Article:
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A Rogue's Journey; A Brief Look at Rogue Games

GameTyrant by Christian Mills

Rogue was a game like no other. Developed and released in the early '80s I doubt its creators, Michael Toy, Glenn Wichman, and Ken Arnold, suspected that their little project would spawn an entire subgenre of video games. What made Rogue special was its random levels, RPG elements (based on Dungeons and Dragons) and harsh difficulty. When your character died, it was permanently dead. Random levels and perma-death gave the game incredible replayability and sparked many discussions on the best ways to beat the game. These basic tenets, randomization and perma-death, became the foundation for an entire subgenre of video games named after their progenitor. Some of the earliest Rogue-like (or, more often, just “Rogue”) games were basically clones of the original concept, like Nethack (which is my personal favorite Rogue clone), but modern Rogue games come in all shapes and sizes from sci-fi to psychological action. There has been a slew of recent high quality Rogue games, a few of which I want to highlight, namely Faster than Light, The Binding of Isaac, and the recently released Rogue Legacy.

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Faster than Light is a sci-fi, ship based Rogue game that was released in late 2012. Instead of picking a class like in Nethack, you pick which ship you want to start with, and that dictates your beginning stats and equipment. After ship creation, you work your way through a randomly generated galaxy populated by randomly generated systems. Within the systems, random events occur that have multiple endings that can play out, usually decided randomly, of course. As you may have guessed, FTL has a lot of random elements, which gives it plenty of replayability. However, the charm of the game is beyond just random chance, it’s in the frantic nature of the game. Your ship is being pursued by an enemy fleet, so if you loiter too long in any system, the enemy will catch you and most likely kill you. If you go too quickly, you can’t spend as much time exploring each system for crew members and gear, so you’ll get in over your head pretty quickly, and the enemies will most likely kill you.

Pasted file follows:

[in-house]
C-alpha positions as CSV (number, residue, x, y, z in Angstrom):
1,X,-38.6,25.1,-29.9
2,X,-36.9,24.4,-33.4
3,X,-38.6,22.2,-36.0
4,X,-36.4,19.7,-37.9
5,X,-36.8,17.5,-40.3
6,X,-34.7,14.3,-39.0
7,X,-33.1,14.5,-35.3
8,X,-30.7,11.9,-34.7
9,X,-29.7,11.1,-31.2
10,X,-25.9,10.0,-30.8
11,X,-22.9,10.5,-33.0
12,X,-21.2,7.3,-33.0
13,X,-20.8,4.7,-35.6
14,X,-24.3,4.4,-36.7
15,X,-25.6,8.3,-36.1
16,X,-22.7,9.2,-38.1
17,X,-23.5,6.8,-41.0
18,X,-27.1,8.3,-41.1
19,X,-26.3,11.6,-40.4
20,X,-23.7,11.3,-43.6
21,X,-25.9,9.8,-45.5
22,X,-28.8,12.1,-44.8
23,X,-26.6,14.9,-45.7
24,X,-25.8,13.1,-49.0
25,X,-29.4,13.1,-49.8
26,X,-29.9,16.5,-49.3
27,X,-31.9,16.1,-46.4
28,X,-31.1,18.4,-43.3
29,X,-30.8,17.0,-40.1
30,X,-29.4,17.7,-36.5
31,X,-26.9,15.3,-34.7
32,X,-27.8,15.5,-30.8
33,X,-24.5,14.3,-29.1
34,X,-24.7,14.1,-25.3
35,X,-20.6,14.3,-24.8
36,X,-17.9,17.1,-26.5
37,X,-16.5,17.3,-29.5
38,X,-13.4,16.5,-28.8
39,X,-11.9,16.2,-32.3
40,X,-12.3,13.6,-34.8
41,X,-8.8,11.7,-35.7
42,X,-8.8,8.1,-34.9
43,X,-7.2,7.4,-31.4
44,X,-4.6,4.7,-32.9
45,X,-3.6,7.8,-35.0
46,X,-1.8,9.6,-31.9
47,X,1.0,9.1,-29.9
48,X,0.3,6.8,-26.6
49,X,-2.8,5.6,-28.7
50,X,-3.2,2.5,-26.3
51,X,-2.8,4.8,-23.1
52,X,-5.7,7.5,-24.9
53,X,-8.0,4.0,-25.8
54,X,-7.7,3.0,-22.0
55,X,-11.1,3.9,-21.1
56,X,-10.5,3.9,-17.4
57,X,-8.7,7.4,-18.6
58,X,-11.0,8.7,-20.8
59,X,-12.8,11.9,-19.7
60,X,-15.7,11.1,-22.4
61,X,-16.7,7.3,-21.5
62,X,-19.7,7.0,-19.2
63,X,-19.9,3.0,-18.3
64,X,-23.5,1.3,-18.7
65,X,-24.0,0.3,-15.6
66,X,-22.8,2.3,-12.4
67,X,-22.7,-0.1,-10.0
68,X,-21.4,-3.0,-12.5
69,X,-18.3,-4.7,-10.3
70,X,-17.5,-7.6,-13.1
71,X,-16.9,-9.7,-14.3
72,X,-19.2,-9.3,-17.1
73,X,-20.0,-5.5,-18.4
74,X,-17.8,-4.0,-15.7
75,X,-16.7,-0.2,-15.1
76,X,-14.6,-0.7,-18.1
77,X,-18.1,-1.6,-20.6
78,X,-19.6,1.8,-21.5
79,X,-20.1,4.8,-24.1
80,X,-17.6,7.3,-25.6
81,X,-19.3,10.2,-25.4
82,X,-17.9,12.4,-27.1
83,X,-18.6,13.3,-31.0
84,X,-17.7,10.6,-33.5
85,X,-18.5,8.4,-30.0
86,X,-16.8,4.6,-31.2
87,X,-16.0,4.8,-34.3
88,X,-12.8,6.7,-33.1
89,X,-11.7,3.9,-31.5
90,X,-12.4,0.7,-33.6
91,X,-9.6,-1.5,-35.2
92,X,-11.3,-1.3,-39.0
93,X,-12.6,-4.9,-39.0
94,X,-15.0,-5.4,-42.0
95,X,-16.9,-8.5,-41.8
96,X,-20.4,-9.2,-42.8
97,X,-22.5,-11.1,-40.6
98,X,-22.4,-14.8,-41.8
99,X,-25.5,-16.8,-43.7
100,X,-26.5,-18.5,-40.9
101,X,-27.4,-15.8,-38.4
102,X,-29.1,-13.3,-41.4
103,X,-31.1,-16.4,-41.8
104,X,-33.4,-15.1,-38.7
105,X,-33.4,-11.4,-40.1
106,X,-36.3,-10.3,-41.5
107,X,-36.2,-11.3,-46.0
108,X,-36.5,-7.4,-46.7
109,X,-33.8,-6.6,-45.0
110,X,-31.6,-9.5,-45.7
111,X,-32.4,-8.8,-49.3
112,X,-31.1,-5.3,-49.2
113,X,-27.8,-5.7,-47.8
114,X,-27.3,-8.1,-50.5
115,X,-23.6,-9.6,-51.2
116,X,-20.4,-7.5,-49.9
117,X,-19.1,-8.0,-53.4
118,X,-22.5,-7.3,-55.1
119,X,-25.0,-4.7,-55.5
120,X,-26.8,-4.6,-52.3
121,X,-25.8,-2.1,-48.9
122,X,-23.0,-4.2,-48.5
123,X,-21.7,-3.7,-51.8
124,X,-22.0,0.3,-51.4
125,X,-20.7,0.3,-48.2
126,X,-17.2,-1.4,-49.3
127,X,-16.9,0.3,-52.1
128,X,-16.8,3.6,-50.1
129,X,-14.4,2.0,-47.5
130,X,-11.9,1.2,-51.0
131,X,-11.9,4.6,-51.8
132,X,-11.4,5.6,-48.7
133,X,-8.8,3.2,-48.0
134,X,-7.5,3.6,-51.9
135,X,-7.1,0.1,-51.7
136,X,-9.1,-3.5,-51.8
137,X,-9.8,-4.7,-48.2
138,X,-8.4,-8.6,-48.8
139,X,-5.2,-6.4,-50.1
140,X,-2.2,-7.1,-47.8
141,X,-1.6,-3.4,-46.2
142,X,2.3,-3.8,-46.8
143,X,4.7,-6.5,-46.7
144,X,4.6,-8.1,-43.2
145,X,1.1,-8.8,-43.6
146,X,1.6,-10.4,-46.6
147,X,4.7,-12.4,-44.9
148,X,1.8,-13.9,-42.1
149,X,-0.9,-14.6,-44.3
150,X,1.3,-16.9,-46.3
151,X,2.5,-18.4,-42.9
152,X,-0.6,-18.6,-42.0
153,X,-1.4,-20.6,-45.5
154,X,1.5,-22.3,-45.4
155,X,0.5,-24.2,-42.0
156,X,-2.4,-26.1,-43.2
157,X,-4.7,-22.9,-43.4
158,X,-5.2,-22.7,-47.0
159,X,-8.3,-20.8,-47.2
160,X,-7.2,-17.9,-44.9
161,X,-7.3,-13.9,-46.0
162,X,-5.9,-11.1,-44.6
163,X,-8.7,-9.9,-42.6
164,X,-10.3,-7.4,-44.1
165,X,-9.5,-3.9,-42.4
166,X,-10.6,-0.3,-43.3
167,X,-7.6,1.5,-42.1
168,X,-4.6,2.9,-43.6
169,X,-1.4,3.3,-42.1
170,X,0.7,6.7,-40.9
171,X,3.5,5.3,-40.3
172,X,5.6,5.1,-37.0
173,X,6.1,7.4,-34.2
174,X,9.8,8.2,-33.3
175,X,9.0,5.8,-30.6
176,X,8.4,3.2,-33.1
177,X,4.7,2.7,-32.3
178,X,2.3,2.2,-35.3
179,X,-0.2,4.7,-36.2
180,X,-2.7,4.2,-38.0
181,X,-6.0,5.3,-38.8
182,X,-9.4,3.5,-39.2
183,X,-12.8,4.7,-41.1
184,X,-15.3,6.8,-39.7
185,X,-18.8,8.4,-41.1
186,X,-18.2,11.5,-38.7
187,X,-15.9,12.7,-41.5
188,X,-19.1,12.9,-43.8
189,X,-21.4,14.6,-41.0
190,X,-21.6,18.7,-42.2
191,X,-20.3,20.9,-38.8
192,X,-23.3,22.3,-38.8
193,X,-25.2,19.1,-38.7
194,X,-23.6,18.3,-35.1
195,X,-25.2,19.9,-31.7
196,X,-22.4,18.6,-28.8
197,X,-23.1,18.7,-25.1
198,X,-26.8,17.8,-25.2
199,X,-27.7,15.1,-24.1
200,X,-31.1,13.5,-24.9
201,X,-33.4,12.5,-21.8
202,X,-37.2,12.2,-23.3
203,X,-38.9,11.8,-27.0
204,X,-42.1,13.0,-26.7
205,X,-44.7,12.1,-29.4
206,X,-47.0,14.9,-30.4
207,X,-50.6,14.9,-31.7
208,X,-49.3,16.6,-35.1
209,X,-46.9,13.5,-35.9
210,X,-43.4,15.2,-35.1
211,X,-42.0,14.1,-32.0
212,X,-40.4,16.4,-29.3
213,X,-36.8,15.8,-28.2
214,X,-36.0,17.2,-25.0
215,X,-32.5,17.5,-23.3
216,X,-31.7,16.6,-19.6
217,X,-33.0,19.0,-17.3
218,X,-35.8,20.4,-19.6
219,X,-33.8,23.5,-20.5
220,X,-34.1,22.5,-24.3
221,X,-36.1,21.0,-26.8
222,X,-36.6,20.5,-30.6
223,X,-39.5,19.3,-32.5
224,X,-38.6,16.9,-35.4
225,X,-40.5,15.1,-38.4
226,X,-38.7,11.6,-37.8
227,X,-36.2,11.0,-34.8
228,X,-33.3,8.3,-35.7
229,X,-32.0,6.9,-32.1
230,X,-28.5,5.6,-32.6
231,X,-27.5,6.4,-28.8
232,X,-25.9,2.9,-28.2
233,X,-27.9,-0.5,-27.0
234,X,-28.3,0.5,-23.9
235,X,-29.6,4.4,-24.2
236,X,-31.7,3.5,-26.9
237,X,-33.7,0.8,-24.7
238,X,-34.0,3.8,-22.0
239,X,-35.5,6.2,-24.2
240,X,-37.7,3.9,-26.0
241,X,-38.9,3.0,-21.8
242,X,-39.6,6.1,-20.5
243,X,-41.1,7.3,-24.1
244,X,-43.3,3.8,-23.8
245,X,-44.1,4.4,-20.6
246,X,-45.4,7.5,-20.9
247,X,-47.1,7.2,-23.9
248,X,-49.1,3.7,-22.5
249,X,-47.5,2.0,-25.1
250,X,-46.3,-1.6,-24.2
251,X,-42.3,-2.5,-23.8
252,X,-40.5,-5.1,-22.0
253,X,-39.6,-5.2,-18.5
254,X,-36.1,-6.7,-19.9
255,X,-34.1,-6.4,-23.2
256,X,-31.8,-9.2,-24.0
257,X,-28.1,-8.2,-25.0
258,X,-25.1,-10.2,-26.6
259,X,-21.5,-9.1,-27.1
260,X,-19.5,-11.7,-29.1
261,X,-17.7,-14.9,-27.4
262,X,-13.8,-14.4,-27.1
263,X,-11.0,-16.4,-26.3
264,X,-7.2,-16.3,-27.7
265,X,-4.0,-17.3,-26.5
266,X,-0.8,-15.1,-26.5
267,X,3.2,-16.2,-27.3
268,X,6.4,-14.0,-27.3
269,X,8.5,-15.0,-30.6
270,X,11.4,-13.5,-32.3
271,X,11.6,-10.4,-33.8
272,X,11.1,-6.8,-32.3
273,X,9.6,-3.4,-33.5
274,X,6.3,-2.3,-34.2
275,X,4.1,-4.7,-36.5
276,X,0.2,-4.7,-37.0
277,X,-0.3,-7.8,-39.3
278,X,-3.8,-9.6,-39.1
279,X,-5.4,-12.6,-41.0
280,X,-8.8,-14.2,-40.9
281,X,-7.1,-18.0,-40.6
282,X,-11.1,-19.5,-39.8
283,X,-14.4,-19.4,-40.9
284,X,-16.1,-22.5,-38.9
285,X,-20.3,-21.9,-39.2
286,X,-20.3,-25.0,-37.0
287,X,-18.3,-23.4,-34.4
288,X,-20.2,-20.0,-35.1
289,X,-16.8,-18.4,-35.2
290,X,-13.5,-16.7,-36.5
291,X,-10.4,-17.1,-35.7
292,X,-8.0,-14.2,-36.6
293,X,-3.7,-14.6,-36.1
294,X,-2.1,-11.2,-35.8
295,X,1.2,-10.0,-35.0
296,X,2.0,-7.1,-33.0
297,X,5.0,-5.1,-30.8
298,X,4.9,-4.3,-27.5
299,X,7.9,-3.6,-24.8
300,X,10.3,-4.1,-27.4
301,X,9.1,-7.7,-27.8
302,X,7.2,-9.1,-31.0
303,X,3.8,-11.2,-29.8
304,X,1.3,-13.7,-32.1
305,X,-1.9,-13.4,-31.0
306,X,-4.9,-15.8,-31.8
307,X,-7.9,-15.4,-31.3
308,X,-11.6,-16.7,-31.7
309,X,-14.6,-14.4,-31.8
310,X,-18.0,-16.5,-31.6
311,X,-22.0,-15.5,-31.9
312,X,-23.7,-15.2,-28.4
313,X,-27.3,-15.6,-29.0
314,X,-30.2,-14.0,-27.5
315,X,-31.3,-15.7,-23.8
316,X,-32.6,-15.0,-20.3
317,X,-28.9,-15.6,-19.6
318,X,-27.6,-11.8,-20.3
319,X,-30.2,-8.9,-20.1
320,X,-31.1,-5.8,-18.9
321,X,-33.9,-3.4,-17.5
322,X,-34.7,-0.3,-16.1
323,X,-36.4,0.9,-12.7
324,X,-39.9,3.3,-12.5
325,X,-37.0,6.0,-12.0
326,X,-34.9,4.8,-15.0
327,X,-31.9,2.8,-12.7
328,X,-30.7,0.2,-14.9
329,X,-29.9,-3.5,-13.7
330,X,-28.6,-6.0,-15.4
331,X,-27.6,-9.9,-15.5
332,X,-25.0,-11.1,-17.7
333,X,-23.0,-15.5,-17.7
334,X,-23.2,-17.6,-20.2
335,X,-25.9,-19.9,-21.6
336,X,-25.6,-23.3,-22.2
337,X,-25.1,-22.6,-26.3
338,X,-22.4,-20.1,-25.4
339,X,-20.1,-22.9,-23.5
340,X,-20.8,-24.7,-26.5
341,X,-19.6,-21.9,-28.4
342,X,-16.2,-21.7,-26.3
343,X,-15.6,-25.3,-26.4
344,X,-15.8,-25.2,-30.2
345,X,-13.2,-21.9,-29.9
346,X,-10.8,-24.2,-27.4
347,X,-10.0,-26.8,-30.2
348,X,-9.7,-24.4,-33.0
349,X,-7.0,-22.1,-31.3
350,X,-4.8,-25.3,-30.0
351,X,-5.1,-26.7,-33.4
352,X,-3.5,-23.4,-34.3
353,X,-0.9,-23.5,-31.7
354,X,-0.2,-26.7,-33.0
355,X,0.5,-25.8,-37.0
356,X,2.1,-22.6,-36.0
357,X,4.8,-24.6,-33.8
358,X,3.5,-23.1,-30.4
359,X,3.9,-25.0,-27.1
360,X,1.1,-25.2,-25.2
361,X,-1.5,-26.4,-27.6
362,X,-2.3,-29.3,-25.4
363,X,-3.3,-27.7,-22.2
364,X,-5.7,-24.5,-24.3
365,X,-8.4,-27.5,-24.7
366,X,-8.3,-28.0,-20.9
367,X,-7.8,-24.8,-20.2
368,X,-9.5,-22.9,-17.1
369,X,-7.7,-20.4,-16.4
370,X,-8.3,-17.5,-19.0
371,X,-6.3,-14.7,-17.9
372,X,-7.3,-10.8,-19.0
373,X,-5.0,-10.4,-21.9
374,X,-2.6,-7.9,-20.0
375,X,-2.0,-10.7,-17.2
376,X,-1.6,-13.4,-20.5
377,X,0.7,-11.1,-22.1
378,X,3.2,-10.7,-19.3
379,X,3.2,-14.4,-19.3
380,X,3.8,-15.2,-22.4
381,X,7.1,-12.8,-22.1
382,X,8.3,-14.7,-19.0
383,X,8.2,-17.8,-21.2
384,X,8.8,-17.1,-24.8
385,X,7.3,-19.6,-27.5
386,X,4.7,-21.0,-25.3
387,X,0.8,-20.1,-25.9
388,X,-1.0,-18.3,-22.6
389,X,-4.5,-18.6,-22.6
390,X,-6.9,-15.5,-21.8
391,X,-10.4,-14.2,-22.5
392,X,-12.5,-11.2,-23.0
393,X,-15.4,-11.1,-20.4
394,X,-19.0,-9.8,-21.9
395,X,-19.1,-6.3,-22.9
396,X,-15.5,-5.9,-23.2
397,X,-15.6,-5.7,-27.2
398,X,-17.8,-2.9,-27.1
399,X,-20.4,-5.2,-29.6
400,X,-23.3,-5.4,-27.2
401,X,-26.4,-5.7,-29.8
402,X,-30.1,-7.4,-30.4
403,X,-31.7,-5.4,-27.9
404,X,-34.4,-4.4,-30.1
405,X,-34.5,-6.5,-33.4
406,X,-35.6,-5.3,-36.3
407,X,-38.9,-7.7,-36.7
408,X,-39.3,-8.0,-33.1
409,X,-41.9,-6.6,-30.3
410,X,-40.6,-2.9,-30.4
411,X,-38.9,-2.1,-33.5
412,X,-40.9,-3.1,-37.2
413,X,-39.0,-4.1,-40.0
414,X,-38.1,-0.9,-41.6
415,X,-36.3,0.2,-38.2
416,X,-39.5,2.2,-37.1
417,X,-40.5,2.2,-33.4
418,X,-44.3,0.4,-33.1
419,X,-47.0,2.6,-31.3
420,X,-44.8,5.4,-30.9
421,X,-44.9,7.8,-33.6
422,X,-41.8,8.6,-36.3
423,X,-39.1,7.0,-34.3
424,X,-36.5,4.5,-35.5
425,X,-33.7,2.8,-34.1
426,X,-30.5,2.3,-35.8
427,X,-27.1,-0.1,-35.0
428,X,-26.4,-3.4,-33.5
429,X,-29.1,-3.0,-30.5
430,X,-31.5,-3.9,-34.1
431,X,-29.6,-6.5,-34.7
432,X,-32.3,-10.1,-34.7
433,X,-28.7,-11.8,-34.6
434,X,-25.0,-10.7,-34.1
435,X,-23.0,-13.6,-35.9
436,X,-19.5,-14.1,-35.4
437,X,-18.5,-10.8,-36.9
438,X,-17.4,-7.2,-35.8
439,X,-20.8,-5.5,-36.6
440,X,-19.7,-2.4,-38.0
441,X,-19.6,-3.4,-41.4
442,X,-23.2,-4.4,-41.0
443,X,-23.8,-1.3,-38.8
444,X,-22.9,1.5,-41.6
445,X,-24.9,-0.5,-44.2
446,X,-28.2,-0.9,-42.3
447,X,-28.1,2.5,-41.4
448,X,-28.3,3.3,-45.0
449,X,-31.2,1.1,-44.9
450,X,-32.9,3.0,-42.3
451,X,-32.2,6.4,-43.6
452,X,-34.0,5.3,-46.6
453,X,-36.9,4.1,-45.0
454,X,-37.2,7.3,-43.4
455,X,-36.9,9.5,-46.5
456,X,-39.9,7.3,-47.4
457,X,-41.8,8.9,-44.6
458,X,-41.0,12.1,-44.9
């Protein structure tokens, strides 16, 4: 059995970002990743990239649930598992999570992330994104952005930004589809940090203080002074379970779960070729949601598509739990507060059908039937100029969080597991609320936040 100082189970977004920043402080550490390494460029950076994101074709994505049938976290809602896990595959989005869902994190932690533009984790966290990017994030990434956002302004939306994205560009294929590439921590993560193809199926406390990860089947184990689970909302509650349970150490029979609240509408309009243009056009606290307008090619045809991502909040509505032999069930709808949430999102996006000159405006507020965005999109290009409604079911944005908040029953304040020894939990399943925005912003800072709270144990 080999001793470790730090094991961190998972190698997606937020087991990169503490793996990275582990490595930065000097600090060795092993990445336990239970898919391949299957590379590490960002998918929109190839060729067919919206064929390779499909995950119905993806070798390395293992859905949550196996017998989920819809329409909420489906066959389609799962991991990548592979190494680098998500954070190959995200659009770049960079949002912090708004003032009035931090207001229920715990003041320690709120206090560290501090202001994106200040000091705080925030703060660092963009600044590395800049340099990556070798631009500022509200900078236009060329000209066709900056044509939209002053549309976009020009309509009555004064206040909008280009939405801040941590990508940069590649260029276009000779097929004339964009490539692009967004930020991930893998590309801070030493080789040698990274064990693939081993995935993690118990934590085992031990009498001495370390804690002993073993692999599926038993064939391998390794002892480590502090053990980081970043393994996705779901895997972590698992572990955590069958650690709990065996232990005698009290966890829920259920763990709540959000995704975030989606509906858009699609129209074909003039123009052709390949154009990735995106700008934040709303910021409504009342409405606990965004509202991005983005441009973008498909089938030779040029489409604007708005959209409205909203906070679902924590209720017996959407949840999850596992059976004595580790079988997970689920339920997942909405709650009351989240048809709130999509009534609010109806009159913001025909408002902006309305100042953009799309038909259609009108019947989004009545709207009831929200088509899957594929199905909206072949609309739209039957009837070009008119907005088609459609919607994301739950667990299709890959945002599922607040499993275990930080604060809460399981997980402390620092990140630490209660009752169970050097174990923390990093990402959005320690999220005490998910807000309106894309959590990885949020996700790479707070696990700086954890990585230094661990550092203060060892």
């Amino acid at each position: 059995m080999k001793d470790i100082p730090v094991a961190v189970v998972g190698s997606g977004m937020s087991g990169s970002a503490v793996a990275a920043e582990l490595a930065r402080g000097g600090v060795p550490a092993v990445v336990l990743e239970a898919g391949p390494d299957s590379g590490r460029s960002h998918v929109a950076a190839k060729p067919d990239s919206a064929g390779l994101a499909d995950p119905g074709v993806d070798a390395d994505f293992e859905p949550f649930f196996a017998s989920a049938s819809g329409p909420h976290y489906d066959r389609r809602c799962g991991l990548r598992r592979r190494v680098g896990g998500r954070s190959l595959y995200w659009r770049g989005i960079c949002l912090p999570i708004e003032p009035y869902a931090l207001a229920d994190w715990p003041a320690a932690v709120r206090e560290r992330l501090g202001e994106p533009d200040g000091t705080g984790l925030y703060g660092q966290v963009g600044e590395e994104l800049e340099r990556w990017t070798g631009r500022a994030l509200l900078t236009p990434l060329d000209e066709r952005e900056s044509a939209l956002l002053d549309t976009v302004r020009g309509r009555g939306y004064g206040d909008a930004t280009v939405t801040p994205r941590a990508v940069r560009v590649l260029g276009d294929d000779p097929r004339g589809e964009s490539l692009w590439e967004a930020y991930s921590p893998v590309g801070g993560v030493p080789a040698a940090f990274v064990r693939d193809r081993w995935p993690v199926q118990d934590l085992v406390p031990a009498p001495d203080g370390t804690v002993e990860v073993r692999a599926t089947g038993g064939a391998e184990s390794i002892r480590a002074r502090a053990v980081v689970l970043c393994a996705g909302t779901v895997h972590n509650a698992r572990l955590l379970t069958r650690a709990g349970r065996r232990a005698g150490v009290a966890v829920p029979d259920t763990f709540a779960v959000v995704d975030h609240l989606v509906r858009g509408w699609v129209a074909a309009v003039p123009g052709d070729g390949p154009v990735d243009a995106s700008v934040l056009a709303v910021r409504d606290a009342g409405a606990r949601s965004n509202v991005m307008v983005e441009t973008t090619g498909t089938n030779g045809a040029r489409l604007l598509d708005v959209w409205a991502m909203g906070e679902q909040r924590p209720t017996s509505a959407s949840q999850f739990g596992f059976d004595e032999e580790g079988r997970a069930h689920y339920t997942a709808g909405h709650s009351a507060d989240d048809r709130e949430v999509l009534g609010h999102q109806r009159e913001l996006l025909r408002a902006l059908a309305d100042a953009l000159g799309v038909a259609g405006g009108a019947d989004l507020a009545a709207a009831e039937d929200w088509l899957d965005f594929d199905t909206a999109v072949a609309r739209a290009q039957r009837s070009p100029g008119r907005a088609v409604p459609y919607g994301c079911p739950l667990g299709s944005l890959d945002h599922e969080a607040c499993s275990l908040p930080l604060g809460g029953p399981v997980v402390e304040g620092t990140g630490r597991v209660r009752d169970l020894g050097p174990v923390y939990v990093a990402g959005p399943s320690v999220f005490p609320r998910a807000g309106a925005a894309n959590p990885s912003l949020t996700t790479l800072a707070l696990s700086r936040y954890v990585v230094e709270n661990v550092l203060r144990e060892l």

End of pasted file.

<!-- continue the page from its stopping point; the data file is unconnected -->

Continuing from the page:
This inevitable death is usually not a gradual decline. Everything seems to be going swimmingly until everything goes wrong at once. In one bad move, suddenly you have three enemies aboard your ship, your life support system is down, and a raging fire is spreading voraciously through your ship. These frenetic moments are what sell the game. All at once, you have to fight off borders, put out fires, heal your crew, and leave someone manning the helm so you can desperately mash the “Jump” button so you can escape. Great fun and a worthy, non-standard Rogue game.